Modern Gallaecian mutation

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Modern Gallaecian features, as other Celtic languages, a word-initial consonantal mutation system. While there is some evidence that other Continental Celtic languages such as Gaulish might have evolved mutation,[1] it is impossible to ascertain whether Gallaecian would too.

Soft mutation (bucoscaso)

The so-called soft mutation affects plosive consonants. It is the result of plosives voicing between vowels or voiced consonants.


  • Feminine nouns of either number in the direct case after the definite article: beaem vea, terbaem derbas.
  • Singular masculine nouns in the locative case after the definite article: torhedoen dorheide.
  • After singular possessive pronouns, that is, mo ‘my’, to ‘your’, and so ‘his/her/its’: quenomo gueno, páto bá, gañaso haña.
  • After certain prepositions:
  • In singular existential constructions: téTa dé uba ‘There is tea here’
  • After the numbers 2, 5, and 8: tomatedau domate, quessoquenque guesso, polbootu bolbo.
  • After the negative particle ne: cobruñeNe gobru ‘I don't want’

Nasal mutation (esloñaloscaso)

Nasal or hard mutation is far less common than its soft counterpart. Celtic nasal endings *-om, *-ām evolved into nasalized vowels, which lost the nasalization in most environments. In those where it was kept, it mutated the following consonant, hence the name.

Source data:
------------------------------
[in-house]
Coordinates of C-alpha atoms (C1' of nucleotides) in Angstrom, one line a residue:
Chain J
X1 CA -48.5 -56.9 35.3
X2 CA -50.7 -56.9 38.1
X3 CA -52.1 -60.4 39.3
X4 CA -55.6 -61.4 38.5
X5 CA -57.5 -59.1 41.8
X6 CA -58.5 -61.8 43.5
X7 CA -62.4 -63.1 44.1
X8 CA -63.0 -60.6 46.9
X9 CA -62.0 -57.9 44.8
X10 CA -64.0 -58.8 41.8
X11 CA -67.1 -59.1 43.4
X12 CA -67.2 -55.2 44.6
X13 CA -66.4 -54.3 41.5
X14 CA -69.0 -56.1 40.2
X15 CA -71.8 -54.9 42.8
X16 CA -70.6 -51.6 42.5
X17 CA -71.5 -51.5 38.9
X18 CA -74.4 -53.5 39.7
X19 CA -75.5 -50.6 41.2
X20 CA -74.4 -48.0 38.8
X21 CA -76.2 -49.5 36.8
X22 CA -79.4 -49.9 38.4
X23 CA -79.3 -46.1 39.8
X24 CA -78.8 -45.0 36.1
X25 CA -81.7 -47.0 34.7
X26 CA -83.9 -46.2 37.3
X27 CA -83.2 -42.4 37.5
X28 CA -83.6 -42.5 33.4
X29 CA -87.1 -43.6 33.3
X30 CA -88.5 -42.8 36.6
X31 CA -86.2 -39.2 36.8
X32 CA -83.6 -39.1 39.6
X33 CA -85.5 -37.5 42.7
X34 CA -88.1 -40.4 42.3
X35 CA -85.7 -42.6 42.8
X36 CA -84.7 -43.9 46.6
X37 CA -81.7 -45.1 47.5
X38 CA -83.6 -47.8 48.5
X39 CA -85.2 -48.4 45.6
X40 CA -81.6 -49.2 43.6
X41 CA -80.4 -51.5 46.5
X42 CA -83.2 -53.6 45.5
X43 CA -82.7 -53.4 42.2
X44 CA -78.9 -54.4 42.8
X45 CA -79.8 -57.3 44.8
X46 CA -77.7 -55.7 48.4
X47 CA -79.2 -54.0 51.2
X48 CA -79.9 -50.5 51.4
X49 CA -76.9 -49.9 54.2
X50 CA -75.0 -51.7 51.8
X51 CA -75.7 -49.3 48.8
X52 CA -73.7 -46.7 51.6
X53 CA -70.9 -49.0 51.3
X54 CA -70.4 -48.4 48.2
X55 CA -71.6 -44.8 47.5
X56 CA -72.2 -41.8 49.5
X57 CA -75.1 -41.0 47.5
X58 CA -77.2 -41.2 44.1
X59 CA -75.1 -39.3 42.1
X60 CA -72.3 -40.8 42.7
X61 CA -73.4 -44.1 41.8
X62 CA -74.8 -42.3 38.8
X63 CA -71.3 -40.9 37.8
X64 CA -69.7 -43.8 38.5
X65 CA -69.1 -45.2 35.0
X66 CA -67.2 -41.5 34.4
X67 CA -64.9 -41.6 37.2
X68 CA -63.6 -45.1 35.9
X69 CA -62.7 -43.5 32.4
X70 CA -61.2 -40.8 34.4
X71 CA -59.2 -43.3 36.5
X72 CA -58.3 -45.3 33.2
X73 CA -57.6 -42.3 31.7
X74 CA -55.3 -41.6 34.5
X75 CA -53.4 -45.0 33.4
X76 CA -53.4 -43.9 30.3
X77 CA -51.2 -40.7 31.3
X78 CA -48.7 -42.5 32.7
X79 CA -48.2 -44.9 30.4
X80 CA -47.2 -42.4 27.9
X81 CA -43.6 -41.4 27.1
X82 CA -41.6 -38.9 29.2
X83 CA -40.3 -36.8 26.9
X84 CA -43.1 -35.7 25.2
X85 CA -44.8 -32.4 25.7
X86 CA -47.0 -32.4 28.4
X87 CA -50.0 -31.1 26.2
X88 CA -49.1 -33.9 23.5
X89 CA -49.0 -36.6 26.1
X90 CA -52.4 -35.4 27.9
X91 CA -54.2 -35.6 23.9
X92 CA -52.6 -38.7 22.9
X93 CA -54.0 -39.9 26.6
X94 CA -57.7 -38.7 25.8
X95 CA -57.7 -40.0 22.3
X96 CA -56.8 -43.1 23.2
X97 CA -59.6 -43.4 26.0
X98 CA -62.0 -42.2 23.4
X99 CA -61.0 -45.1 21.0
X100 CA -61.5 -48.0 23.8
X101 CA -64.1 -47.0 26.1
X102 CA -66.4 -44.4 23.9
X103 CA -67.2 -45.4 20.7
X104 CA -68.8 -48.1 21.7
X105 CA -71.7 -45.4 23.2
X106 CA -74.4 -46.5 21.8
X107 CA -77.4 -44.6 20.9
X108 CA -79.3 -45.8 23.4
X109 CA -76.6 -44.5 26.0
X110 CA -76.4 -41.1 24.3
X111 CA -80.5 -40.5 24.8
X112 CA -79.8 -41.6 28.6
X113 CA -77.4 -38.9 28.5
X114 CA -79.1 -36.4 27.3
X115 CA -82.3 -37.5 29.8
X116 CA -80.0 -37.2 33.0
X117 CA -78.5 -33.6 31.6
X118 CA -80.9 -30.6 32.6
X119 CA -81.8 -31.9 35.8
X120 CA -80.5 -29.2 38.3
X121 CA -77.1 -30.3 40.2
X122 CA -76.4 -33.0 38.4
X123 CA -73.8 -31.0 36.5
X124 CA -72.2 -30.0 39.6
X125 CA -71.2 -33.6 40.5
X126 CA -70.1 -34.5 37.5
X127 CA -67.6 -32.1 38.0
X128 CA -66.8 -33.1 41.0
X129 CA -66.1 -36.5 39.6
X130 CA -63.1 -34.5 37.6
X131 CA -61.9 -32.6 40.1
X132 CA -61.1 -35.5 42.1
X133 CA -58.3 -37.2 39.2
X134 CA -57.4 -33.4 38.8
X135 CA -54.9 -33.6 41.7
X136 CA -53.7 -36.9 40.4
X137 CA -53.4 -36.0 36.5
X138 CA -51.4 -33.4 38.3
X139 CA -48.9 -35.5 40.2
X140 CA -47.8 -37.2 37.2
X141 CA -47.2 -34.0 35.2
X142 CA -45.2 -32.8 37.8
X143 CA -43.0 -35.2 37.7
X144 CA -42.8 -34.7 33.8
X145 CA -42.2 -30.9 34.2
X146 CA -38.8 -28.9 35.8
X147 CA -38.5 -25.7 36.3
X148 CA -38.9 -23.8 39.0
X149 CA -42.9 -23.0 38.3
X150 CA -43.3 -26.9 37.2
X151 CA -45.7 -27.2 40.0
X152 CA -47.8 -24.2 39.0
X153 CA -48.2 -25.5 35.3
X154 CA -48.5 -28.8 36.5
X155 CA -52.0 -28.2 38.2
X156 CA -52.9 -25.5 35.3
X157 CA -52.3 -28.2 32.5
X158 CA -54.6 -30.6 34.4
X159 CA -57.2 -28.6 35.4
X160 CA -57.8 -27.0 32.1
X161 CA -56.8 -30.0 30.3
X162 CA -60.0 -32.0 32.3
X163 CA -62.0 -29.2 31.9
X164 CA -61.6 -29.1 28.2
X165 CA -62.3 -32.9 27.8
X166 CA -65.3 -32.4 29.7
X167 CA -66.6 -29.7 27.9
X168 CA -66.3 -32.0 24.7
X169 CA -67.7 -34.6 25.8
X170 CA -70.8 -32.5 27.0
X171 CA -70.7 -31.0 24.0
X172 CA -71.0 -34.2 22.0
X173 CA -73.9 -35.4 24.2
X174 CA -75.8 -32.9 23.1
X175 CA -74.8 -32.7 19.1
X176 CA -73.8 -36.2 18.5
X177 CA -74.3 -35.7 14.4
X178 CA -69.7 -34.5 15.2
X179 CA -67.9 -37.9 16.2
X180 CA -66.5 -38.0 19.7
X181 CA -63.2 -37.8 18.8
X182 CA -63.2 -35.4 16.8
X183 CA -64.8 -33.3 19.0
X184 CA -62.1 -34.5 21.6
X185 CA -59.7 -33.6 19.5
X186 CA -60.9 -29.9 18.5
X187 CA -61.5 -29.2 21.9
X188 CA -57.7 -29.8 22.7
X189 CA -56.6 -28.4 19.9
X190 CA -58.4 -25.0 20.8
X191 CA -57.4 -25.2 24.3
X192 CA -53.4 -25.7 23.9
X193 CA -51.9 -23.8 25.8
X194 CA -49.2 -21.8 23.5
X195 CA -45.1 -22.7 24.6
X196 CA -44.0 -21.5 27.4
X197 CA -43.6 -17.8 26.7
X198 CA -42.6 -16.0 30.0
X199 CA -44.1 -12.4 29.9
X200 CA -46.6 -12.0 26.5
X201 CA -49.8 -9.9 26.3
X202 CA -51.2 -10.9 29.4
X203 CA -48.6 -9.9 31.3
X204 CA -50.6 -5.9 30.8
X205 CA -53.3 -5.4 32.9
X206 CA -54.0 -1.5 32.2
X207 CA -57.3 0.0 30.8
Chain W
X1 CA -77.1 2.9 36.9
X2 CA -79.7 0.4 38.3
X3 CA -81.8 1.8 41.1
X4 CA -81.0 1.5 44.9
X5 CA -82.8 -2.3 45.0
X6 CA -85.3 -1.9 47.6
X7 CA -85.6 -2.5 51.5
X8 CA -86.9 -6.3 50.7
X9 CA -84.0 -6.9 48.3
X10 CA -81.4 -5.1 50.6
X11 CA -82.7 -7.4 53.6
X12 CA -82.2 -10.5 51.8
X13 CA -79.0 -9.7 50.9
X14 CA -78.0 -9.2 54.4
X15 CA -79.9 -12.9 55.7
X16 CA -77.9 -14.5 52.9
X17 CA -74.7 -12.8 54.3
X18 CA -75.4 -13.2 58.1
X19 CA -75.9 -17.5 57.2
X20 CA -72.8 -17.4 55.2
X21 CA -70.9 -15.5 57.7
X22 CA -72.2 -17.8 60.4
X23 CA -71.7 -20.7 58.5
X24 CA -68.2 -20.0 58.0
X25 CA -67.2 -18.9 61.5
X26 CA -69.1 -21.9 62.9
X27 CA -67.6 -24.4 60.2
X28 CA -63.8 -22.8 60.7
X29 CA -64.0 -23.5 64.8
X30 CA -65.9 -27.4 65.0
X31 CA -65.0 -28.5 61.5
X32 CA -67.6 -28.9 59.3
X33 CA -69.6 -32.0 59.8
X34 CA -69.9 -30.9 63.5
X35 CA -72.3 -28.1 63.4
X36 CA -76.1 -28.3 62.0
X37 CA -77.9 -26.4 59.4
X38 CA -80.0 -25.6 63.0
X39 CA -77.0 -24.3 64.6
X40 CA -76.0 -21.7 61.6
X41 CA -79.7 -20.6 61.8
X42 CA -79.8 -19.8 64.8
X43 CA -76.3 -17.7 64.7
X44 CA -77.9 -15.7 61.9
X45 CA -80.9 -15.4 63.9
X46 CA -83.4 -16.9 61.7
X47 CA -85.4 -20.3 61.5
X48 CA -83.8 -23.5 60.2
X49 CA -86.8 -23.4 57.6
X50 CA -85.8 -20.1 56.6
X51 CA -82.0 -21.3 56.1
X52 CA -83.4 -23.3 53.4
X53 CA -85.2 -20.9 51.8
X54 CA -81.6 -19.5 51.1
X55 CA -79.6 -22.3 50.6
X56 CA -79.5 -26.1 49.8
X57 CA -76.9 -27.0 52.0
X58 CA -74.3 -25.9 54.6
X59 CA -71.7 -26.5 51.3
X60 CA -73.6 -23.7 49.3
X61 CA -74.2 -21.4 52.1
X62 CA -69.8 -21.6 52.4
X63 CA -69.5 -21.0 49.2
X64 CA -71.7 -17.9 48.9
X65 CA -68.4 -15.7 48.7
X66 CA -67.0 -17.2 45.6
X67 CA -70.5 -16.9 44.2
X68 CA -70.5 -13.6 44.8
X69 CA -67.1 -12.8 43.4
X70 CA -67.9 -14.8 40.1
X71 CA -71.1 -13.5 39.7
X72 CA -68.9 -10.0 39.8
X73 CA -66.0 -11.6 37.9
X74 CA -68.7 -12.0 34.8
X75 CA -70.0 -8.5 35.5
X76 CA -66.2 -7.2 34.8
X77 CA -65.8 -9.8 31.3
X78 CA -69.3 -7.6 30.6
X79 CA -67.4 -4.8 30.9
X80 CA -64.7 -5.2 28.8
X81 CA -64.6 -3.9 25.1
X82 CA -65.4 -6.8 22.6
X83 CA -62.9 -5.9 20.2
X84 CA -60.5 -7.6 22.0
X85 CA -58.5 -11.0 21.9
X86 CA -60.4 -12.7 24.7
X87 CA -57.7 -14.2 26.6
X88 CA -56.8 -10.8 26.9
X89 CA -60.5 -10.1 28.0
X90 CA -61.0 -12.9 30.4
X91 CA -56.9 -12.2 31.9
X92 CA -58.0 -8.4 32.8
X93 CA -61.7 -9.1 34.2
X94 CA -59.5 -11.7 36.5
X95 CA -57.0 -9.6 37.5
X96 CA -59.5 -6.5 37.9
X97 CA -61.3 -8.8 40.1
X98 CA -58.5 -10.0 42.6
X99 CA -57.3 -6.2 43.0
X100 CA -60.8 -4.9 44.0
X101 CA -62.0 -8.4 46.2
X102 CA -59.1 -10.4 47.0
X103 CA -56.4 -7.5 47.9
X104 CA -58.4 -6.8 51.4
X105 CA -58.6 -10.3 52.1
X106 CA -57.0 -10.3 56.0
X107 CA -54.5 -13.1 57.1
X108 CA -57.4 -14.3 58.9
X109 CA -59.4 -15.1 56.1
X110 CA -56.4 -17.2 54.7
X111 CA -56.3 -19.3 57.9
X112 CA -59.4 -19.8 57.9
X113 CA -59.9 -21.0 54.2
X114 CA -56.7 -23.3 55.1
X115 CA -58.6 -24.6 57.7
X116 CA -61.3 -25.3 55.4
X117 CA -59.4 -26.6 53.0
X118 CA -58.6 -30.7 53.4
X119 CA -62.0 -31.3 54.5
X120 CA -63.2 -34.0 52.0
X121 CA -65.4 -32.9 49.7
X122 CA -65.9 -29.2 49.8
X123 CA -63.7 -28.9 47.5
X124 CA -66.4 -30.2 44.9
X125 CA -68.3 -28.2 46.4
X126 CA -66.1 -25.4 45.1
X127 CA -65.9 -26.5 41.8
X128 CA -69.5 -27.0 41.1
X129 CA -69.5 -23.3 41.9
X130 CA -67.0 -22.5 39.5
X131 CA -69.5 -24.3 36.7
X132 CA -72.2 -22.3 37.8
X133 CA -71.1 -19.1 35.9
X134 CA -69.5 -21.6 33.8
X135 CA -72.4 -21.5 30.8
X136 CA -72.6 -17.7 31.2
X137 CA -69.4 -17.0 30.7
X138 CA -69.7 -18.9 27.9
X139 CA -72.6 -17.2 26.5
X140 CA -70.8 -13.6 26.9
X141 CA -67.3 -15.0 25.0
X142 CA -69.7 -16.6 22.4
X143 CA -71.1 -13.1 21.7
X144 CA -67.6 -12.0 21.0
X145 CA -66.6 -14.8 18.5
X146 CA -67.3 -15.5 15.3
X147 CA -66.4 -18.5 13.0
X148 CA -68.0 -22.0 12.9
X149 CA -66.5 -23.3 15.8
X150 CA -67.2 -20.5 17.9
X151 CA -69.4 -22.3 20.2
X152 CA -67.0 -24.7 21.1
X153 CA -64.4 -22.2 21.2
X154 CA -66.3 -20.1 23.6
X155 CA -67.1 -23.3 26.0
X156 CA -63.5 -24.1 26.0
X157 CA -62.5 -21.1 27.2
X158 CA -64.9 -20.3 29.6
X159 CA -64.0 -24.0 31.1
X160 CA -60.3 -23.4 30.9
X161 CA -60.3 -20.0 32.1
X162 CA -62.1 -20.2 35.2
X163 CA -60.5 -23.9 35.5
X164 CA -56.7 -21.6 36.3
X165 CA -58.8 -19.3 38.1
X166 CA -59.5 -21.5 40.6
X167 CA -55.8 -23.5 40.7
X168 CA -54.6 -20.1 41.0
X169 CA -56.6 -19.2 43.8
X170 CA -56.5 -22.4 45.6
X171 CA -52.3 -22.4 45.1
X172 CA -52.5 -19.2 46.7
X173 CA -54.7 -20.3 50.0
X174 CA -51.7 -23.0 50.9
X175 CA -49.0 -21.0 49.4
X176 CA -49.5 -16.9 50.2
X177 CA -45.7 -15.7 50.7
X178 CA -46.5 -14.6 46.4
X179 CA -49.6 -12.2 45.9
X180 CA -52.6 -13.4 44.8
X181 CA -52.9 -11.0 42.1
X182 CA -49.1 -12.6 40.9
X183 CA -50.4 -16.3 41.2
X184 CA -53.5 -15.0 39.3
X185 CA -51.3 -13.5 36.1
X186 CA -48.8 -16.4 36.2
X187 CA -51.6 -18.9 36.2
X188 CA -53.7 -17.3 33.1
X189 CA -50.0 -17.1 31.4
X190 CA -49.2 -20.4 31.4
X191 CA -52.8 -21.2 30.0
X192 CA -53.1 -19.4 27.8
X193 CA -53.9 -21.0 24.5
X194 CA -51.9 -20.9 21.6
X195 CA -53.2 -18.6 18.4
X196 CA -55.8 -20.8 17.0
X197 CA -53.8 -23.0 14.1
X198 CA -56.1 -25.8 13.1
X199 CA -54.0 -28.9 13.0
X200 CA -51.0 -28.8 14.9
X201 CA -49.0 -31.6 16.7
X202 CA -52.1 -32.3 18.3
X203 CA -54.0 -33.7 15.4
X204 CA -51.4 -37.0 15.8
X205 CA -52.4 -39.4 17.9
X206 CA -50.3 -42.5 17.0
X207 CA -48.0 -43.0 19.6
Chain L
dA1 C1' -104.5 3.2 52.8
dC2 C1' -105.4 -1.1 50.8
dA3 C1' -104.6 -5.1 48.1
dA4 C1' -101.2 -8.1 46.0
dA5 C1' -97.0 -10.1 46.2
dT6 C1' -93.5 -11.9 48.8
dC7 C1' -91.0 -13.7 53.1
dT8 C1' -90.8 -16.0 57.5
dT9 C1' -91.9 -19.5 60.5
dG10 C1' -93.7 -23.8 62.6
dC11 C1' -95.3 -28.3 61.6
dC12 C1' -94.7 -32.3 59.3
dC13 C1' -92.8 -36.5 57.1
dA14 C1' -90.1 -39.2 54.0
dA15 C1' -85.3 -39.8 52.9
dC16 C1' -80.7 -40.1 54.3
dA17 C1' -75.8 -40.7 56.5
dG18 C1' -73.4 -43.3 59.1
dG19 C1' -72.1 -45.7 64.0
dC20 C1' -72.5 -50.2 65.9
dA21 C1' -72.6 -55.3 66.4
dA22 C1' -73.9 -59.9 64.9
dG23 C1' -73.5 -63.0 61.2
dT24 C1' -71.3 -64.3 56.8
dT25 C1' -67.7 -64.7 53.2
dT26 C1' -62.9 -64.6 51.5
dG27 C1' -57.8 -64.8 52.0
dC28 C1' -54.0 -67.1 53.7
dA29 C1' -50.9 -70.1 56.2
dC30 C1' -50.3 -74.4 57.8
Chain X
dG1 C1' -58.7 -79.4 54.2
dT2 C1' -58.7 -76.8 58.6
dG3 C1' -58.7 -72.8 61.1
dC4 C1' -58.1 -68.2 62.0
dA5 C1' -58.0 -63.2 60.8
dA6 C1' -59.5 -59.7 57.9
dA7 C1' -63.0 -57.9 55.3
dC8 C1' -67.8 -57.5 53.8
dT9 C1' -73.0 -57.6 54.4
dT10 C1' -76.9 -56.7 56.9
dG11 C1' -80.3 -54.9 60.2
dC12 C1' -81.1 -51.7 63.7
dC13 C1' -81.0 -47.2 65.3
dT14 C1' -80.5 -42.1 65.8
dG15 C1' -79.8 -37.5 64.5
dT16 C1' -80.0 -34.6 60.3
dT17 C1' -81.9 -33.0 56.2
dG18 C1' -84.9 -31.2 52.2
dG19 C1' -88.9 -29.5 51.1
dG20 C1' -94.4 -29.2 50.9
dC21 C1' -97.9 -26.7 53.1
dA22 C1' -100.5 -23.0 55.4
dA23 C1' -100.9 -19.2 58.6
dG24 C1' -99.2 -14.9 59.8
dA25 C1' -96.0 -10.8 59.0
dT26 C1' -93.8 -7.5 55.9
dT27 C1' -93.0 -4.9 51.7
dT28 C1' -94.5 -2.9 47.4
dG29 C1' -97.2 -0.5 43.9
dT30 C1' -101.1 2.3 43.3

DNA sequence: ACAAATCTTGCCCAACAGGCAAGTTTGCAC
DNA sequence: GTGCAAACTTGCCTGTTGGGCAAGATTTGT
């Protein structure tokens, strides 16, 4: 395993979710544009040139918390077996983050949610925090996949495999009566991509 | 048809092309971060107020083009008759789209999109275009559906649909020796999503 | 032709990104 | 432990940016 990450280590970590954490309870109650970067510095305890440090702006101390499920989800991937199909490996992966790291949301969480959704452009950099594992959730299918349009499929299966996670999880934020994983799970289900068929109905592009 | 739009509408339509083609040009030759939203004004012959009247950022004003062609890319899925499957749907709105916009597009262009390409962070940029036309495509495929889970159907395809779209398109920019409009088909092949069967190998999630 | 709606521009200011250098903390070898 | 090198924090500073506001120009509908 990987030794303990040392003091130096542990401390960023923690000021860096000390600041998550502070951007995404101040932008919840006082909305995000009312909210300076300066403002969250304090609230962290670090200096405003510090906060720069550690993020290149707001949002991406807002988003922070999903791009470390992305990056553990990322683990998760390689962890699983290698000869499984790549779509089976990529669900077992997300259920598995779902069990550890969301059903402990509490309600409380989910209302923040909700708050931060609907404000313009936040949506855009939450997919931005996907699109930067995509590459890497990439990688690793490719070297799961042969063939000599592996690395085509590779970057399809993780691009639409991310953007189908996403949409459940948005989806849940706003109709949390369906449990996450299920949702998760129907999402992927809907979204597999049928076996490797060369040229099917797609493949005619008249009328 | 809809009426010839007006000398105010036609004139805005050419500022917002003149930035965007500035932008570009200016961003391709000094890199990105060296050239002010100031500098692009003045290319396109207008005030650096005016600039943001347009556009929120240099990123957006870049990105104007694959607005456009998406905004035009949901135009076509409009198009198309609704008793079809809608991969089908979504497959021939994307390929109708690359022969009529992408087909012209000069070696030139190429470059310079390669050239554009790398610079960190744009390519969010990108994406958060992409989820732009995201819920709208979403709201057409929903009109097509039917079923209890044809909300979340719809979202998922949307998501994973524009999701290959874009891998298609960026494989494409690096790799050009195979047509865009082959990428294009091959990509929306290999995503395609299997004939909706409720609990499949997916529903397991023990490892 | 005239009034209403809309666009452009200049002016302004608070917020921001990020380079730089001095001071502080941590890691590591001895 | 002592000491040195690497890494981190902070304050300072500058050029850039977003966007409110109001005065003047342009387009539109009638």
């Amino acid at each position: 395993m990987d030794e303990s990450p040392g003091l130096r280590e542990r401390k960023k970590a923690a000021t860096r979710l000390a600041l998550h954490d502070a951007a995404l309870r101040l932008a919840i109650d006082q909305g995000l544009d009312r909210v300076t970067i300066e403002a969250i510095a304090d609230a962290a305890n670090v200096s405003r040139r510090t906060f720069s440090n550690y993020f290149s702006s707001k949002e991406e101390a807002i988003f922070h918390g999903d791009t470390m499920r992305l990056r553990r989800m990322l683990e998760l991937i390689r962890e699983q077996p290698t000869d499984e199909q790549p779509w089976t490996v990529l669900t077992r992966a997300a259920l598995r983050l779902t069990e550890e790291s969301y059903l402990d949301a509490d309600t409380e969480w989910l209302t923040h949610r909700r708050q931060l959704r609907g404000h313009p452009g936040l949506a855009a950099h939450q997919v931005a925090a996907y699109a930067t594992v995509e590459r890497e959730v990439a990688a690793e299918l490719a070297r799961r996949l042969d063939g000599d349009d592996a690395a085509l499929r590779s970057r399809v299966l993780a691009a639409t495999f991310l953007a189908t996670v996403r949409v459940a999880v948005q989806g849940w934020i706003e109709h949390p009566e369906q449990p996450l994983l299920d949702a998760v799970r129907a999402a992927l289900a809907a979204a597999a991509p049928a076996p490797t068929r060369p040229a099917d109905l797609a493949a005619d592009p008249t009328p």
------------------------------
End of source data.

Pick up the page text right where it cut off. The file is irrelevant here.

Original > Mutated
b > m
d n
g c/qu
m v


  • After a genitive plural pronoun, i.e. asero ‘our’, suero ‘your’, and so ‘their’: dunoasero nuno.
  • After the number seven: garoseta caro.
  • After the preposition i: míi ví camerze.

Marginal mutations

Hard g

Outside soft and nasal mutations, the letter g shifts to c (before a, o, or u) and qu (after e and i) after a word ending in n, namely the definite article en.

M-to-b mutation

While regarded as a kind of soft mutation, it is the only mutation in Modern Gallaecian that is not triggered by the preceding sounds. Instead, if a syllable starts with m and its coda or the onset of the following one is an n, the former mutates into a b.

mini-saia bini ‘miniskirt’ [3]


  1. ^ Gray, Louis H. (October 1944). "Mutation in Gaulish". Language. Linguistic Society of America. 20 (4): 223. doi:10.2307/410121. JSTOR 410121.
  2. ^ Superseded by the hard g mutation.
  3. ^ Only example available; does this count as a hapax legomenon?